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I want to learn a Naive Bayes model for a problem where the class is boolean (takes on one of two values). Some of the features are boolean, but other features are categorical and can take on a small number of values (~5).

If all my features were boolean then I would want to use sklearn.naive_bayes.BernoulliNB. It seems clear that sklearn.naive_bayes.MultinomialNB is not what I want.

One solution is to split up my categorical features into boolean features. For instance, if a variable "X" takes on values "red", "green", "blue", I can have three variables: "X is red", "X is green", "X is blue". That violates the assumption of conditional independence of the variables given the class, so it seems totally inappropriate.

Another possibility is to encode the variable as a real-valued variable where 0.0 means red, 1.0 means green, and 2.0 means blue. That also seems totally inappropriate to use GaussianNB (for obvious reasons).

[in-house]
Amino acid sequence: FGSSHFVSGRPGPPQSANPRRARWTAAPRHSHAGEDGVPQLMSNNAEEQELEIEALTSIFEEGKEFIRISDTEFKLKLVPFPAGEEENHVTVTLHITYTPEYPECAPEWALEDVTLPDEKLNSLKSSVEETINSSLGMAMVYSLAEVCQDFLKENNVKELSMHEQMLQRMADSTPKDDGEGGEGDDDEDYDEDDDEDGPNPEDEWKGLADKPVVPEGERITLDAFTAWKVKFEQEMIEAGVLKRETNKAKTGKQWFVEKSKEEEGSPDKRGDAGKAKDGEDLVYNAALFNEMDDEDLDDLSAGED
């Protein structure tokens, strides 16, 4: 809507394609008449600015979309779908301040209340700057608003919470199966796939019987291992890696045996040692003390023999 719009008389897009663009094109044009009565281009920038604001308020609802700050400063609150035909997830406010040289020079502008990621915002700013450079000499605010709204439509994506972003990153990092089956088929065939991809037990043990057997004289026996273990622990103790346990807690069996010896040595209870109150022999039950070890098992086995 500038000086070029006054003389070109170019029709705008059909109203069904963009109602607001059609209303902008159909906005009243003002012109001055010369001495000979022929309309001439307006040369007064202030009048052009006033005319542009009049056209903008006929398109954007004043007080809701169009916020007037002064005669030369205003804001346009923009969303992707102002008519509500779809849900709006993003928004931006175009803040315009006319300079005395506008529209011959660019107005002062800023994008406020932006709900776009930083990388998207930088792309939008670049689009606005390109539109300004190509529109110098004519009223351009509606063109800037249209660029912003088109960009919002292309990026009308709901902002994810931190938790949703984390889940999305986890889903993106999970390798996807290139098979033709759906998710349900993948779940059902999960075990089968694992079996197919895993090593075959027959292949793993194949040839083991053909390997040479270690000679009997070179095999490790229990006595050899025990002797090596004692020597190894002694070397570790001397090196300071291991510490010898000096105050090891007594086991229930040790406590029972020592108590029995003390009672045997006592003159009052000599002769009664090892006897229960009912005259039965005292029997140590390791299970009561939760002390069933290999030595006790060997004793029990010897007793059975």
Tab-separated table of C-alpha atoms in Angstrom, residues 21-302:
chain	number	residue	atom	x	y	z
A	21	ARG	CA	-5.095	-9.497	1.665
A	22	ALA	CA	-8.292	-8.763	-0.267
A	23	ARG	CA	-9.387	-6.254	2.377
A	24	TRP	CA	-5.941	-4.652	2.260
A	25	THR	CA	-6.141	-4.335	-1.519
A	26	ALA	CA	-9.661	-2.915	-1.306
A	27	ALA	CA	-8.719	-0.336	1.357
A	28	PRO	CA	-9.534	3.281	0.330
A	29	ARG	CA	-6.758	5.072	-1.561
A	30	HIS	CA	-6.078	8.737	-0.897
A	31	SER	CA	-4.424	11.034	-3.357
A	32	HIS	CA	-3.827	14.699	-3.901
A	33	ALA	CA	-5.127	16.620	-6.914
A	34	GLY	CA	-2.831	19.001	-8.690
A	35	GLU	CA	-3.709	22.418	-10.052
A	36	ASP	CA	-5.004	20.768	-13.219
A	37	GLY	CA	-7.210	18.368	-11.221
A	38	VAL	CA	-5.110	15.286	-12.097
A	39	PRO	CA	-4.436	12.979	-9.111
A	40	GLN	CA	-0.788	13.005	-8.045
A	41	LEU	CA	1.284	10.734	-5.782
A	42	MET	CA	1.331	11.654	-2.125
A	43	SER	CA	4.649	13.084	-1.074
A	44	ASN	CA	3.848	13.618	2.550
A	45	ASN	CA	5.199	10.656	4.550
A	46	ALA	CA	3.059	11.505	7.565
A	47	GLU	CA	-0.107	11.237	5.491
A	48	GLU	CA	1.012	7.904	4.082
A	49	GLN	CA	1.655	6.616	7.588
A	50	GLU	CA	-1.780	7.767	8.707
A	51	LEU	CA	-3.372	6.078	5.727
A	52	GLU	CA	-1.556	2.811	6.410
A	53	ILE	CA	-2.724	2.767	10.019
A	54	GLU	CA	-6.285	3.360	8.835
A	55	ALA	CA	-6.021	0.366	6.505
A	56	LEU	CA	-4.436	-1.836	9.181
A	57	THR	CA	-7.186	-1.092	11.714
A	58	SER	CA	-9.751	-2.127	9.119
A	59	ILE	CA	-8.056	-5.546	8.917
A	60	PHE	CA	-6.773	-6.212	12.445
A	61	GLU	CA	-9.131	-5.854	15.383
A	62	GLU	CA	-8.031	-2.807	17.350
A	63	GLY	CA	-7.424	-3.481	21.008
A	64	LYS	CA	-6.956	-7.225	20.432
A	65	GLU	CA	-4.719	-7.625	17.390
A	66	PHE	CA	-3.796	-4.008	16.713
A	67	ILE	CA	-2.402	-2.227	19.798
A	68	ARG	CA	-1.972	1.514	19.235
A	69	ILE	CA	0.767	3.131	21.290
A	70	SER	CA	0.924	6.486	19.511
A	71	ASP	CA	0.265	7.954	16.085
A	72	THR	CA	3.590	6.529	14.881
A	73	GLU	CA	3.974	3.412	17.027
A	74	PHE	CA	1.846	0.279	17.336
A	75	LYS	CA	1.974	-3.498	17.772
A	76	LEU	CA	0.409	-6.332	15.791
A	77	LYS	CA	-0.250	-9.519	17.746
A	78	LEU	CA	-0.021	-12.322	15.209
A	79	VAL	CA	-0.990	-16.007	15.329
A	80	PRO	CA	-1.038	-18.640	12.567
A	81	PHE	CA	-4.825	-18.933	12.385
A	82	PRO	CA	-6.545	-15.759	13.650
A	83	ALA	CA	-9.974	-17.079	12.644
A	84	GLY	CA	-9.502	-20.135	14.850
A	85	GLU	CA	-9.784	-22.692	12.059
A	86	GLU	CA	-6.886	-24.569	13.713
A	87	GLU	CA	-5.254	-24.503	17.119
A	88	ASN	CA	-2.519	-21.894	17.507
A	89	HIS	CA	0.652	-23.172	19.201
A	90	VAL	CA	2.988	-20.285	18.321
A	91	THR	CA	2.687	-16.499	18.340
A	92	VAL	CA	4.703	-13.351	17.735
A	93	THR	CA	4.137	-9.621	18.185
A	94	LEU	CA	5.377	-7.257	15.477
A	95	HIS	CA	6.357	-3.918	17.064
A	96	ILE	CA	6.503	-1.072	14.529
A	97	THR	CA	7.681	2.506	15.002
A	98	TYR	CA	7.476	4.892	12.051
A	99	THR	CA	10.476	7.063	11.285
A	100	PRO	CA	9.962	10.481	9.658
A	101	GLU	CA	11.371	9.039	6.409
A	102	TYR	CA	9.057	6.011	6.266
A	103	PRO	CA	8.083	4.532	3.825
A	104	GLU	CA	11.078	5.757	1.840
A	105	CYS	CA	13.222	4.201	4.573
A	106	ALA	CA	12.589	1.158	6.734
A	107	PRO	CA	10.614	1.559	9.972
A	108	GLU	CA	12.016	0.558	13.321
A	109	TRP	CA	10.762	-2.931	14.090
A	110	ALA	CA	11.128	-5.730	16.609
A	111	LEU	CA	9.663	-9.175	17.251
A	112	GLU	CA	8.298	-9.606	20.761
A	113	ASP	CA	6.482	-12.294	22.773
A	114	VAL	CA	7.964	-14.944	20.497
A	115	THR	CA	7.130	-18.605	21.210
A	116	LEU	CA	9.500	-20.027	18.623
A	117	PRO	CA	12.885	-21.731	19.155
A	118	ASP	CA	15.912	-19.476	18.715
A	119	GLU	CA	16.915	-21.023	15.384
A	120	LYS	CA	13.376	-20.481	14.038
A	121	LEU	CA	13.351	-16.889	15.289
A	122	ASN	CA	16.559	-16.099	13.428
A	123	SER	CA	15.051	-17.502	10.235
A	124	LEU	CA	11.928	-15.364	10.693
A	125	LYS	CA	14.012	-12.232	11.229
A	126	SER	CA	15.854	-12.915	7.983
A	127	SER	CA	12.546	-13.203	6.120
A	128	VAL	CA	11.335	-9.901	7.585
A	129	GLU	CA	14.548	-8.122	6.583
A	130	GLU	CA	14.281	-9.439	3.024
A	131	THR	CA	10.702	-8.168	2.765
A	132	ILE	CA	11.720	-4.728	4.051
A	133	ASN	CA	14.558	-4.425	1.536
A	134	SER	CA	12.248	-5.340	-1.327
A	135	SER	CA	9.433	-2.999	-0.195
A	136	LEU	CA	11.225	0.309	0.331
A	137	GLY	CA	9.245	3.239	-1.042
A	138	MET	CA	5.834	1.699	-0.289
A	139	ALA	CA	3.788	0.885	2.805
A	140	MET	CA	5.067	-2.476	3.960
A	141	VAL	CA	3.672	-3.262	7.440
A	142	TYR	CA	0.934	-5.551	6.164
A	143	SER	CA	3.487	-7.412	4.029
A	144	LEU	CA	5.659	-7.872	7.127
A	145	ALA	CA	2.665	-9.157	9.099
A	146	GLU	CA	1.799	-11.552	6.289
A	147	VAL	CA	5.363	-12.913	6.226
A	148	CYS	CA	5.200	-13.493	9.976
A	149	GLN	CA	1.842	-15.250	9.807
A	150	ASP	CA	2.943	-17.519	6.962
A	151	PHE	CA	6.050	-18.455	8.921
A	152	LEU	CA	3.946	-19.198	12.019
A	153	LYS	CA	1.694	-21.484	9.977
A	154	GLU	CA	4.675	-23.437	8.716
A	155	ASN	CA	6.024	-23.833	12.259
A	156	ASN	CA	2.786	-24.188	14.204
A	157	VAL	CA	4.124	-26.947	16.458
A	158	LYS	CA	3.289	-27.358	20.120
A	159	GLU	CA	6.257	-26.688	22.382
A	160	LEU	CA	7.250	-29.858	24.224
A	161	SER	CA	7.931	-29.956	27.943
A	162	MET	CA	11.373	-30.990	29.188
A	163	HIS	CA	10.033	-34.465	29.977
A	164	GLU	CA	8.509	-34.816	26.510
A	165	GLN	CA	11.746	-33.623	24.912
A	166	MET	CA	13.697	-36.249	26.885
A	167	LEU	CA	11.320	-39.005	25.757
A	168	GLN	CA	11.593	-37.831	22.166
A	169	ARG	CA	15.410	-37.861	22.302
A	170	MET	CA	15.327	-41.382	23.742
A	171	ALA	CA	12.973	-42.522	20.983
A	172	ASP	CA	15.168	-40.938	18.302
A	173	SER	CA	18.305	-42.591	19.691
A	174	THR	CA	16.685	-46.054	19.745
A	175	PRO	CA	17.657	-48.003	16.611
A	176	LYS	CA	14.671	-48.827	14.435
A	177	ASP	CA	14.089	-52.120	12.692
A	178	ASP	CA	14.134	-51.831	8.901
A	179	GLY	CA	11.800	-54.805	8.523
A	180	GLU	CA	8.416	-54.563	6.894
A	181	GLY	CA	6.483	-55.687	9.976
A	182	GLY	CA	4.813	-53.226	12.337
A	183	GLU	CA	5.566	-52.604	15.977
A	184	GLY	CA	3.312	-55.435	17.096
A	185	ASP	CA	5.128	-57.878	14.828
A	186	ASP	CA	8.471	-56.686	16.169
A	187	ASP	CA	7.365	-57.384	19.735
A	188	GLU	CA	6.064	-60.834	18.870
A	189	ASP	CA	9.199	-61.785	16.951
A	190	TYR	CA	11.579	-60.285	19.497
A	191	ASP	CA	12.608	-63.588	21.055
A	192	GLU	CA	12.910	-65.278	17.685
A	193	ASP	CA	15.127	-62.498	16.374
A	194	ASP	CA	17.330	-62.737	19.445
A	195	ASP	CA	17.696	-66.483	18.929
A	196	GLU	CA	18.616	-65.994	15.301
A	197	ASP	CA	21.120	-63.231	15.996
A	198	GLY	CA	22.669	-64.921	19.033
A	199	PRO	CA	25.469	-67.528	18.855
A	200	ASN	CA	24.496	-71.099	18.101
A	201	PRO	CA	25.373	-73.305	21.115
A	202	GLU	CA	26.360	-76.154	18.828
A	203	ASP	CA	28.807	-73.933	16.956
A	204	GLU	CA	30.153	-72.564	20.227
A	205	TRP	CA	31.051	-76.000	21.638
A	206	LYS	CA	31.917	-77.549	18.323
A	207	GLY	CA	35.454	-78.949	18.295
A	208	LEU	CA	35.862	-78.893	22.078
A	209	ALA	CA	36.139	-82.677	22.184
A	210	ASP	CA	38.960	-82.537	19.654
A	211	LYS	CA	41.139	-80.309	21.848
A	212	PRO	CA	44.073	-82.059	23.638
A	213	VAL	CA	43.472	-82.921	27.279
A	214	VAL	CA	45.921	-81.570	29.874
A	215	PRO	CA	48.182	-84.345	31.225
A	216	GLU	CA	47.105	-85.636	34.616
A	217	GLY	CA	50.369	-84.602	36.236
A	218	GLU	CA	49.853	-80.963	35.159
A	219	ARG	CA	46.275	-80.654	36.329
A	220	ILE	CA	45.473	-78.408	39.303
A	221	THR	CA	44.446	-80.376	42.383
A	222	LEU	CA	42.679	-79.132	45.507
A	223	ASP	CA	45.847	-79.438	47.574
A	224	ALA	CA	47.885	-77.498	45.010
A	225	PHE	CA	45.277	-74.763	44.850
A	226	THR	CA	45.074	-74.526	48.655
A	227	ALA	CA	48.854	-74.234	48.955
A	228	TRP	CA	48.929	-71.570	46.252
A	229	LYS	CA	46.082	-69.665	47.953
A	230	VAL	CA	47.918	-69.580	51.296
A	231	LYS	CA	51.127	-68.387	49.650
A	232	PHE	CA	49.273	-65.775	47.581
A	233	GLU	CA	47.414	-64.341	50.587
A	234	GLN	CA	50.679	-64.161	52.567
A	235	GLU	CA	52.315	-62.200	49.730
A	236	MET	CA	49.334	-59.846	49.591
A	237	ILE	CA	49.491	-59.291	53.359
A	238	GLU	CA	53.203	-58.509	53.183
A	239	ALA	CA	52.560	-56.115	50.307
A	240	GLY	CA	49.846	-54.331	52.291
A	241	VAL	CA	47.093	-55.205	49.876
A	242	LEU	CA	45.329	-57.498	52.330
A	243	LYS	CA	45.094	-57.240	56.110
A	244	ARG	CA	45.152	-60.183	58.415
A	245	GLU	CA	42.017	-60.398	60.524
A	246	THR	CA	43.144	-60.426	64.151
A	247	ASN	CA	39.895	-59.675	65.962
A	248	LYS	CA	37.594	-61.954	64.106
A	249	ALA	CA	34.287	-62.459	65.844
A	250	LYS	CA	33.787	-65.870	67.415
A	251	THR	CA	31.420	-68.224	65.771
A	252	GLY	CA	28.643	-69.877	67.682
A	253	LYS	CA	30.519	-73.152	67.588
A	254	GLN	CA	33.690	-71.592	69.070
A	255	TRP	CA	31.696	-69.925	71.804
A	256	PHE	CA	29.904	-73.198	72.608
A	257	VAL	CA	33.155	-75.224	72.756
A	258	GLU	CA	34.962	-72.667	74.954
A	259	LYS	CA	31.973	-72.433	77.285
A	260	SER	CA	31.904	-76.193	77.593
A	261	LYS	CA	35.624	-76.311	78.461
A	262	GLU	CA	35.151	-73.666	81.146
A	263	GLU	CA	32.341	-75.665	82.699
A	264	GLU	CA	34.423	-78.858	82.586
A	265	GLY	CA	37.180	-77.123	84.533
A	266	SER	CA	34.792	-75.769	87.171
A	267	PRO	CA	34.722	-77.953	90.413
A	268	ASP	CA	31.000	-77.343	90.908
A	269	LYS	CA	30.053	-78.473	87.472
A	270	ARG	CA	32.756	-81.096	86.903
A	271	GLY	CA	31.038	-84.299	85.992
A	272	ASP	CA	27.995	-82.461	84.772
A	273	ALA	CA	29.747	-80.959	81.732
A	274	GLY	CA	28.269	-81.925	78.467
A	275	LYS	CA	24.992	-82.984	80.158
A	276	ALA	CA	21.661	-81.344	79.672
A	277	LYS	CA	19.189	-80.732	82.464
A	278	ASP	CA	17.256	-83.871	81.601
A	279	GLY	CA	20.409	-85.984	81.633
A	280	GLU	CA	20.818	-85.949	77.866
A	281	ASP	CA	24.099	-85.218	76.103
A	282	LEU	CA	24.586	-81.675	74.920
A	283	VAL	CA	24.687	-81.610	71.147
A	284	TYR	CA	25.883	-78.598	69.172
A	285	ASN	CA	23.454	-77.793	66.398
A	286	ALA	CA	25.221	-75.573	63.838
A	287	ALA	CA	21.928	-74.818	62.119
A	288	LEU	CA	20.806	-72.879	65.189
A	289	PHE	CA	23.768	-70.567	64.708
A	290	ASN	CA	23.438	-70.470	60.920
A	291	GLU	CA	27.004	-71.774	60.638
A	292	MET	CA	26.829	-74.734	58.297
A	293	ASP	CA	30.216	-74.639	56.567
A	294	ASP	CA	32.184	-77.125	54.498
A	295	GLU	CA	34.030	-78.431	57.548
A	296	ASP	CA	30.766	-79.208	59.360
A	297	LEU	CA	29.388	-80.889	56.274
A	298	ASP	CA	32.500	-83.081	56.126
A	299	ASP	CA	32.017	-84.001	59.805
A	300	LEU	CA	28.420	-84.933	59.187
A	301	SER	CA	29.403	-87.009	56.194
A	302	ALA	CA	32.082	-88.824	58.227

What I'm trying to do doesn't seem weird, but I don't understand how to fit it into the Naive Bayes models that sklearn gives me. It's easy to code up myself, but I prefer to use sklearn if possible for obvious reasons (most: to avoid bugs).

1 Answer

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You can consider the case where you have a dataset consisting of several features:

  1. Categorical
  2. Bernoulli
  3. Normal

These variables are independent when using NB. Consequently, you can do the following:

  1. Build an NB classifier for each of the categorical data separately, using your dummy variables and a multinomial NB.
  2. Build an NB classifier for all of the Bernoulli data at once - this is because sklearn's Bernoulli NB is simply a shortcut for several single-feature Bernoulli NBs.
  3. Same as 2 for all the normal features.

The probability for an instance is the product of the probabilities of instances by these classifiers.

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